A monthly payment that all owners in a Sectional Title Scheme must pay to the Body Corporate to cover the expenses of the common property of the Scheme.
Examples of expenses: Complex security, building and garden maintenance, common property water and electricity, as well as insurance over the structure of the sections.
Special Contribution (Special Levy)
A contribution raised to cover the cost of an emergency expense not included in the annual budget. A special levy is raised when the Scheme’s reserves are not suﬃcient to cover the emergency expense.
Example: Emergency repairs not covered by insurance and not budgeted for: leaking water pipes and lightning damage.
Maintenance, Repair and Replacement Plan (MR&R Plan / 10 Year Plan)
A plan for the expected / foreseeable maintenance within a Scheme for the next 10 years. The plan is to list the major capital items, their current state, their projected lifespan and the estimated cost of repair or maintenance of the item.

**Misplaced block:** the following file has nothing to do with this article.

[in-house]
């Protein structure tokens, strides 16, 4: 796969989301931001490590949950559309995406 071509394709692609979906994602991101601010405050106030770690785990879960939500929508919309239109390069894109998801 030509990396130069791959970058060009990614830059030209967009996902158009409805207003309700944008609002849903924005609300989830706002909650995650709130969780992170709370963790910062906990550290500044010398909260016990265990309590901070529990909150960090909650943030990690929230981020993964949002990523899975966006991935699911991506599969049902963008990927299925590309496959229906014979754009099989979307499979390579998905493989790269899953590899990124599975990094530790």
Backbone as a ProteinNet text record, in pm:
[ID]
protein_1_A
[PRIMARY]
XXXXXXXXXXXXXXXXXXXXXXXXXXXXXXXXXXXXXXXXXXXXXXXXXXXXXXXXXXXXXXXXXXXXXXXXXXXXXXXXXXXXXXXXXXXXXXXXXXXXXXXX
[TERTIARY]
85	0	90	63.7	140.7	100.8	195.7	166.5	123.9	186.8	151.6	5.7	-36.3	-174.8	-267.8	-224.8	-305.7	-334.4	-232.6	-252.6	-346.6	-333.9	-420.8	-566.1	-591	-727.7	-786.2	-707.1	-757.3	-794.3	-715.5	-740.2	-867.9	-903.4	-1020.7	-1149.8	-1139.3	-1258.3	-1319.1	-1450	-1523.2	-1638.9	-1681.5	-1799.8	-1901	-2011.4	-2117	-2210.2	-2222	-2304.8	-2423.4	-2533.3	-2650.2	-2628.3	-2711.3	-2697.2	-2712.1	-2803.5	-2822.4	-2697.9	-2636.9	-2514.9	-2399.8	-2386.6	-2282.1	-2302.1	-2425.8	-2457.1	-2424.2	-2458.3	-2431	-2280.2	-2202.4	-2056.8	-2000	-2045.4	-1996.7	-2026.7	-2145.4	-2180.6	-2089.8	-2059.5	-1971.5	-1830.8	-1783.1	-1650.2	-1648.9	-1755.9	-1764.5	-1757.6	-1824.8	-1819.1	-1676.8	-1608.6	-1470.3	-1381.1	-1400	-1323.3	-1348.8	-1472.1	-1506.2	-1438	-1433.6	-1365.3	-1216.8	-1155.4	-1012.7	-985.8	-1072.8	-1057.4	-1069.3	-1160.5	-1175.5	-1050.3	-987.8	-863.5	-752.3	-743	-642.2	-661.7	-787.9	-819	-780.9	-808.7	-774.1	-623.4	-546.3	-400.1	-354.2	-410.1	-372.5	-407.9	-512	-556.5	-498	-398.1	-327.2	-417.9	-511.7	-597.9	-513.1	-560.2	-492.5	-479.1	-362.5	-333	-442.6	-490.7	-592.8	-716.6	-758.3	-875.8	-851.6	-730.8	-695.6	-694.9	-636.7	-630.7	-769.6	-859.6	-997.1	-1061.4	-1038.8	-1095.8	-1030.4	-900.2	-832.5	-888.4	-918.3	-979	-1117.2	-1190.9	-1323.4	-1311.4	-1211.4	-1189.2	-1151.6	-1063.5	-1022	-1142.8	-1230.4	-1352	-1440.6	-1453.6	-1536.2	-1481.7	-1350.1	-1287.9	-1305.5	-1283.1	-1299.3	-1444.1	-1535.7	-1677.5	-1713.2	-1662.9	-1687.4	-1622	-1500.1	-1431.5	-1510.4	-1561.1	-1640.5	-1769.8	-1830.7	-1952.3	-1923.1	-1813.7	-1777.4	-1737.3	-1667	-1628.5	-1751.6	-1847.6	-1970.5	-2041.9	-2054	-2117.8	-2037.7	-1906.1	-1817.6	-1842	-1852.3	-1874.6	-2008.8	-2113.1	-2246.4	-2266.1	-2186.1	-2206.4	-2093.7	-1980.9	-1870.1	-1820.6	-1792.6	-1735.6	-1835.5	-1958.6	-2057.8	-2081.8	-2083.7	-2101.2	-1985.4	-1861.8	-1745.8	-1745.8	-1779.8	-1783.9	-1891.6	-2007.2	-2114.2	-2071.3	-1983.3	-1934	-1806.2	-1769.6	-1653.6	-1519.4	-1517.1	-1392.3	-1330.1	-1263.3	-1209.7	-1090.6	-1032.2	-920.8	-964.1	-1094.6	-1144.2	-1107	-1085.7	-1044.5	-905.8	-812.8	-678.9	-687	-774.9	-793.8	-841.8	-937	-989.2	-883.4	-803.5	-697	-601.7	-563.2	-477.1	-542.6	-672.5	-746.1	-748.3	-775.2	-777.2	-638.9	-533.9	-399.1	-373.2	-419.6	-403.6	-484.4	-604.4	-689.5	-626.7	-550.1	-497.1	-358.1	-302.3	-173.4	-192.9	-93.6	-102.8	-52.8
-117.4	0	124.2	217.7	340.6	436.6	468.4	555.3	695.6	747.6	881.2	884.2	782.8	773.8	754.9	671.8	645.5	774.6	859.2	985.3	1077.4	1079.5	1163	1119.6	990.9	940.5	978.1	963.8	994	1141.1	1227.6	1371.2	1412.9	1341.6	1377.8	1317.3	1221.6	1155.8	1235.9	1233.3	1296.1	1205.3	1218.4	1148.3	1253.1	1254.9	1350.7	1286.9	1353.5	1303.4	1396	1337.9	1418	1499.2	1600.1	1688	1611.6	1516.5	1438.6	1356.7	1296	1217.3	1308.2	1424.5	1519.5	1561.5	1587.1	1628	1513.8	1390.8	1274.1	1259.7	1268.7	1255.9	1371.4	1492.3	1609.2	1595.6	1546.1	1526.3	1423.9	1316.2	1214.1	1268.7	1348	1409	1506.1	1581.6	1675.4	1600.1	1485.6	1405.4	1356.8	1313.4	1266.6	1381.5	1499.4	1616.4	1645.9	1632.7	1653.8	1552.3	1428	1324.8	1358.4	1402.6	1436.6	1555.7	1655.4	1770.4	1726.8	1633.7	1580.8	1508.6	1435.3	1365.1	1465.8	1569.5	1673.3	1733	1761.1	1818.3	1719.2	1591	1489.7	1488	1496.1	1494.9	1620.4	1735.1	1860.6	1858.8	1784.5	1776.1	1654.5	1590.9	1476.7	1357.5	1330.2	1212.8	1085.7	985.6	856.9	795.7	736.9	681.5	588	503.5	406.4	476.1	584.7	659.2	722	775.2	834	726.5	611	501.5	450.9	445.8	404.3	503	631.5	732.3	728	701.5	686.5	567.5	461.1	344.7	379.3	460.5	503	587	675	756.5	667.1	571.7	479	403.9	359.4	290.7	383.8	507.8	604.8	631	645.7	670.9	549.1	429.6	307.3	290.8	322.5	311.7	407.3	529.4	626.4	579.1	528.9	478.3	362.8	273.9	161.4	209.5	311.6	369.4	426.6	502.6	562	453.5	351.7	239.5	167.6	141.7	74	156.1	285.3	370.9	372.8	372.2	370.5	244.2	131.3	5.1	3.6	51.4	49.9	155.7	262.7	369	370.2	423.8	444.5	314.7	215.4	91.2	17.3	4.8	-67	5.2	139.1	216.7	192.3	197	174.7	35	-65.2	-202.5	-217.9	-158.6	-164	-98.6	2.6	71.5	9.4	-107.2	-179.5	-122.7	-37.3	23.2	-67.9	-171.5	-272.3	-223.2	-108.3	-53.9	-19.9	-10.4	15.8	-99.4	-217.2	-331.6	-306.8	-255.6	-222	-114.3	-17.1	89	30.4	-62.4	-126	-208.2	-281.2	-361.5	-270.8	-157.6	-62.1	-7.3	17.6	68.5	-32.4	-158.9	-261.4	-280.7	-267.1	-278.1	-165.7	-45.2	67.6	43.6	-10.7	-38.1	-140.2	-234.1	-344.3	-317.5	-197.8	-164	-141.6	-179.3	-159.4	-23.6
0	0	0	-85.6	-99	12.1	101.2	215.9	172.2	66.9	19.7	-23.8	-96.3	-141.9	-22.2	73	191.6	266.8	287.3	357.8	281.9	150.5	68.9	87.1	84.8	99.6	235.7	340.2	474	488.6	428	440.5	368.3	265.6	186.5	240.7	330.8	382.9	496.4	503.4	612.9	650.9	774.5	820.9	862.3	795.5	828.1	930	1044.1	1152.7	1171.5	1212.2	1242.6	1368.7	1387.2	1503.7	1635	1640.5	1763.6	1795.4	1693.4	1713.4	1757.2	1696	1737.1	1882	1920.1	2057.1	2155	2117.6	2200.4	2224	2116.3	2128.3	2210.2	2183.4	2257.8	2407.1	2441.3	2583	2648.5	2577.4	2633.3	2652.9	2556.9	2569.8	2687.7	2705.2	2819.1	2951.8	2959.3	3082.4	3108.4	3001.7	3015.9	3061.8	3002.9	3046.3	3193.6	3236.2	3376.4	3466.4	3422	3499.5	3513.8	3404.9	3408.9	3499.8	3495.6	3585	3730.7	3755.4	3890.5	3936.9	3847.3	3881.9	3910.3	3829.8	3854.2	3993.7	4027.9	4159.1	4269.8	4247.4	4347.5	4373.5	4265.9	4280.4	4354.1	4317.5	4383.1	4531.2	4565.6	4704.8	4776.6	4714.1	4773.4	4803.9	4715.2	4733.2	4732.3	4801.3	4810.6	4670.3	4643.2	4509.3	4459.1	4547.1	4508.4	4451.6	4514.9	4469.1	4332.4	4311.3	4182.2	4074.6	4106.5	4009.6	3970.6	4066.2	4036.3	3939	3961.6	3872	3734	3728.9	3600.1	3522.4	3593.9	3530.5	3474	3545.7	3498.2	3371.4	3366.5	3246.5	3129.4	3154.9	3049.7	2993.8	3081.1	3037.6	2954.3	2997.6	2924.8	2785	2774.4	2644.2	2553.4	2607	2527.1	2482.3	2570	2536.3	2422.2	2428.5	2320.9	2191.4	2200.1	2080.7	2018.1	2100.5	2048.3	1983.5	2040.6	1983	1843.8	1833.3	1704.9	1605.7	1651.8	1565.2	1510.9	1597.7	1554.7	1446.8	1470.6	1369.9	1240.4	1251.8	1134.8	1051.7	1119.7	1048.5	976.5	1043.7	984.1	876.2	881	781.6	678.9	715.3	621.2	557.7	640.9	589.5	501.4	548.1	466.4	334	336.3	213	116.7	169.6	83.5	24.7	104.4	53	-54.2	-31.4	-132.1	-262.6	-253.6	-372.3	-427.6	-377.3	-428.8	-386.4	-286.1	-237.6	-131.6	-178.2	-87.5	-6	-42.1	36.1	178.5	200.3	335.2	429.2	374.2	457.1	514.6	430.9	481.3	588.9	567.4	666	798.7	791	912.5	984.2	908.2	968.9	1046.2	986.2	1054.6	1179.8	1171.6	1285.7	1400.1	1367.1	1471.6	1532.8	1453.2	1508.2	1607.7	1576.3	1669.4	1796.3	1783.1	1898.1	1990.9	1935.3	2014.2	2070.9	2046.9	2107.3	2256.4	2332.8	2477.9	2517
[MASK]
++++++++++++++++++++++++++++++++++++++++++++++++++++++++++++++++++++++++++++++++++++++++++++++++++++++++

Although an external contractor may be used to draft the plan, the responsibility to ensure that it is indeed in place and budgeted for, lies with the Trustees.
Maintenance Reserve Fund (MRF)
The budget for this reserve fund must be approved by the members, who may specify conditions for payment of money from the reserve fund.
Prescribed Management Rule (PMR) 22(4) provides that the Trustees MUST report, at each AGM, the extent to which the approved MR&R plan has been implemented.
Maintenance Reserve Levy (MRL)
A levy raised to cover future maintenance of all major capital items within the Scheme. Example: Gym, swimming pool, rethatching of roofs etc. The amount will be included in the budget, and voted on at the AGM or SGM.
The Annual General Meeting (AGM) is the annual meeting of all the owners of the Sectional Title Scheme, held within 4 months of the Scheme’s ﬁnancial year end.